ISM: Manufacturing Sector Grows in June Despite Raw Material, Labor Shortages



Economic activity in the manufacturing sector grew in June, with the overall economy notching a 13th consecutive month of growth, according to the June 2021 Manufacturing ISM Report on Business from the Institute for Supply Management.

“The June Manufacturing PMI registered 60.6%, a decrease of 0.6 percentage point from the May reading of 61.2%. This figure indicates expansion in the overall economy for the 13th month in a row after contraction in April 2020,” Timothy R. Fiore, CPSM, CPM, chair of the Institute for Supply Management’s manufacturing business survey committee, said. “The New Orders Index registered 66%, decreasing one percentage point from the May reading of 67%. The Production Index registered 60.8%, an increase of 2.3 percentage points compared to the May reading of 58.5%. The Prices Index registered 92.1%, up 4.1 percentage points compared to the May figure of 88% and the index’s highest reading since July 1979 (93.1%). The Backlog of Orders Index registered 64.5%, 6.1 percentage points lower than the May reading of 70.6% The Employment Index registered 49.9%, one percentage point lower compared to the May reading of 50.9%. The Supplier Deliveries Index registered 75.1%, down 3.7 percentage points from the May figure of 78.8%. The Inventories Index registered 51.1%, 0.3 percentage point higher than the May reading of 50.8%. The New Export Orders Index registered 56.2%, an increase of 0.8 percentage point compared to the May reading of 55.4%. The Imports Index registered 61%, a seven-percentage point increase from the May reading of 54%.

“Business survey committee panelists reported that their companies and suppliers continue to struggle to meet increasing levels of demand. Record-long raw material lead times, wide-scale shortages of critical basic materials, rising commodities prices and difficulties in transporting products are continuing to affect all segments of the manufacturing economy. Worker absenteeism, short-term shutdowns due to parts shortages and difficulties in filling open positions continue to be issues that limit manufacturing growth potential. Optimistic panel sentiment remained strong, with 16 positive comments for every cautious comment. Demand expanded, with the (1) New Orders Index growing, supported by the New Export Orders Index continuing to expand; (2) Customers’ Inventories Index continuing at very low levels; and (3) Backlog of Orders Index continuing at a very high level. Consumption (measured by the Production and Employment indexes) improved in the period, posting a combined 1.3-percentage point increase to the Manufacturing PMI calculation. The Employment Index, which held back further expansion, contracted after six straight months of expansion as panelists continued to note significant difficulties in attracting and retaining labor at their companies’ and suppliers’ facilities. Inputs — expressed as supplier deliveries, inventories and imports — continued to support input-driven constraints to production expansion, at higher rates compared to May, due to continued trouble in supplier deliveries. The Prices Index expanded for the 13th consecutive month, indicating continued supplier pricing power and scarcity of supply chain goods.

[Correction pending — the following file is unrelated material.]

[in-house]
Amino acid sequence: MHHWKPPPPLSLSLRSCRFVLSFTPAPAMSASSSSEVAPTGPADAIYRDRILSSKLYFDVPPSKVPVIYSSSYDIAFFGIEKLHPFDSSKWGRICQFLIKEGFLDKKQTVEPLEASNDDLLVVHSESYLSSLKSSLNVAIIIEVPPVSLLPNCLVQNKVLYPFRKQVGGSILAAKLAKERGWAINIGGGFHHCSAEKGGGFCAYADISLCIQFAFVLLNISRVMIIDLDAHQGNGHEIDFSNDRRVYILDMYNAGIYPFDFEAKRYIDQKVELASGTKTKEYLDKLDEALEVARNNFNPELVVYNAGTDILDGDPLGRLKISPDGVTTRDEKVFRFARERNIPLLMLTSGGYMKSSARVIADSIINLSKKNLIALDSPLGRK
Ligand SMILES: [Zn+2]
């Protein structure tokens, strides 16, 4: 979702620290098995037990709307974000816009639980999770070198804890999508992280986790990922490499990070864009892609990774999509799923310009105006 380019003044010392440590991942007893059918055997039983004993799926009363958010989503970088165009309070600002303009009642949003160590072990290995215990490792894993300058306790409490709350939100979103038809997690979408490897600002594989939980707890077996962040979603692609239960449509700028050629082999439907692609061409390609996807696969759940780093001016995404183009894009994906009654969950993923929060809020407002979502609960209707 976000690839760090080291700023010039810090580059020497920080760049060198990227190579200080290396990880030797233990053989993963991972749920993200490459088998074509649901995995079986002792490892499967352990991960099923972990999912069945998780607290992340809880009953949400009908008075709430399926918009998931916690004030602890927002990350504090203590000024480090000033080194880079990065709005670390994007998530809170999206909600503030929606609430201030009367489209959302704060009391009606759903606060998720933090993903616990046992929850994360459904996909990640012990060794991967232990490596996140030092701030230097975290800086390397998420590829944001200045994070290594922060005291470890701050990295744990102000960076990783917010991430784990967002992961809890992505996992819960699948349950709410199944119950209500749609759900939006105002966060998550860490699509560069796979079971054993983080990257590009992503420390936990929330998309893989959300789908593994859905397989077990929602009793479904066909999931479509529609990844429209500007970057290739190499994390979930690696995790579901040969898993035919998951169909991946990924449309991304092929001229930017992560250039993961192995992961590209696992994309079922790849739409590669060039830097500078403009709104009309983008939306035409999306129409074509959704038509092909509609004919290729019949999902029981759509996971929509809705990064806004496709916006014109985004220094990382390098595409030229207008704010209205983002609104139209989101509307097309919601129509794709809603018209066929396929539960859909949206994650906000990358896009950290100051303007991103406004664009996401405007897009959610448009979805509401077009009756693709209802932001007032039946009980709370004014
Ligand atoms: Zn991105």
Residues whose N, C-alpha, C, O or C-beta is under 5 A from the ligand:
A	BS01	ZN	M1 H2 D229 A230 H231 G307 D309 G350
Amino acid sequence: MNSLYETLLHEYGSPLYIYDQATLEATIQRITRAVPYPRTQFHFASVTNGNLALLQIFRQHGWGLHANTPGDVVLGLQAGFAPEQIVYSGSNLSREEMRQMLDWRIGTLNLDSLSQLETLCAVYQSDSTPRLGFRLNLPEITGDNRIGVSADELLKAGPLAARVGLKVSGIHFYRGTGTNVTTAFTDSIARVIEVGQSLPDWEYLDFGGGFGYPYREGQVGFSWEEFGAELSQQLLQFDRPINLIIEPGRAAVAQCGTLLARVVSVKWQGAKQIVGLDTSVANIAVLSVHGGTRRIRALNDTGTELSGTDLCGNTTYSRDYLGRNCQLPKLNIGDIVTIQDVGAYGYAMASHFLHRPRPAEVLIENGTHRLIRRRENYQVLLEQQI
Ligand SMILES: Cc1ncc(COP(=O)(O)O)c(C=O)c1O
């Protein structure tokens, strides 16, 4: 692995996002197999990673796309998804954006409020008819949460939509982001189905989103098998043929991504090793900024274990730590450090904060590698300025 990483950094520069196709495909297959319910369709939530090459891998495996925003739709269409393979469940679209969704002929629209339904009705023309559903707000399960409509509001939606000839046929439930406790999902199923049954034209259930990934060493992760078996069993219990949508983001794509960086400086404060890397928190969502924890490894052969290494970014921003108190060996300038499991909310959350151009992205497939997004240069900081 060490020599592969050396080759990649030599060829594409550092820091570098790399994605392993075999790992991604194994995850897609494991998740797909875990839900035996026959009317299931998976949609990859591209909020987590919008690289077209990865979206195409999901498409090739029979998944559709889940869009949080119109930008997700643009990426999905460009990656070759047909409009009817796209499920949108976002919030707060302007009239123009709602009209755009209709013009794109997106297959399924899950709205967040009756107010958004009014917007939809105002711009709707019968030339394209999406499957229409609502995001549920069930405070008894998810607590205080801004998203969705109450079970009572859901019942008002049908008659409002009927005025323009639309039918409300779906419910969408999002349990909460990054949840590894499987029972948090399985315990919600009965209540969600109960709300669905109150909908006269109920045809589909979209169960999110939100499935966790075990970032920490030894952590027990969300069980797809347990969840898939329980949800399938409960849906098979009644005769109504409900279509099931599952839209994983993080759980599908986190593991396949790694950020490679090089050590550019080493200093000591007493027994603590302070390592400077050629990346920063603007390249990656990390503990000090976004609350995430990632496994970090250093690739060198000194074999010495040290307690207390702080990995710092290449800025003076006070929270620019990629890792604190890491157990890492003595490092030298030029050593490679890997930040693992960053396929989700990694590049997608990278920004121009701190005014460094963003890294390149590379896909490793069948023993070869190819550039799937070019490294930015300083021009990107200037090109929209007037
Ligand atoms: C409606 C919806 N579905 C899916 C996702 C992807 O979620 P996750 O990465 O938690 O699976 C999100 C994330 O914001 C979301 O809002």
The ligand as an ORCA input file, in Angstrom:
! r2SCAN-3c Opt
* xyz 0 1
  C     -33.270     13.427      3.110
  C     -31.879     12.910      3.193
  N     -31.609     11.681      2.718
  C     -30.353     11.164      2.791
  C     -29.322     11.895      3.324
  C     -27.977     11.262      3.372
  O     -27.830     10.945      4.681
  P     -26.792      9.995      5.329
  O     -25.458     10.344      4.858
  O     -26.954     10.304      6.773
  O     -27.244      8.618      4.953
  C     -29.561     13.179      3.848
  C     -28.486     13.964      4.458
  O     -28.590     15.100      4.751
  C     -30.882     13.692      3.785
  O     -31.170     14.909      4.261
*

“All of the six biggest manufacturing industries — computer and electronic products; chemical products; fabricated metal products; transportation equipment; food, beverage and tobacco products; and petroleum and coal products, in that order — registered moderate to strong growth in June.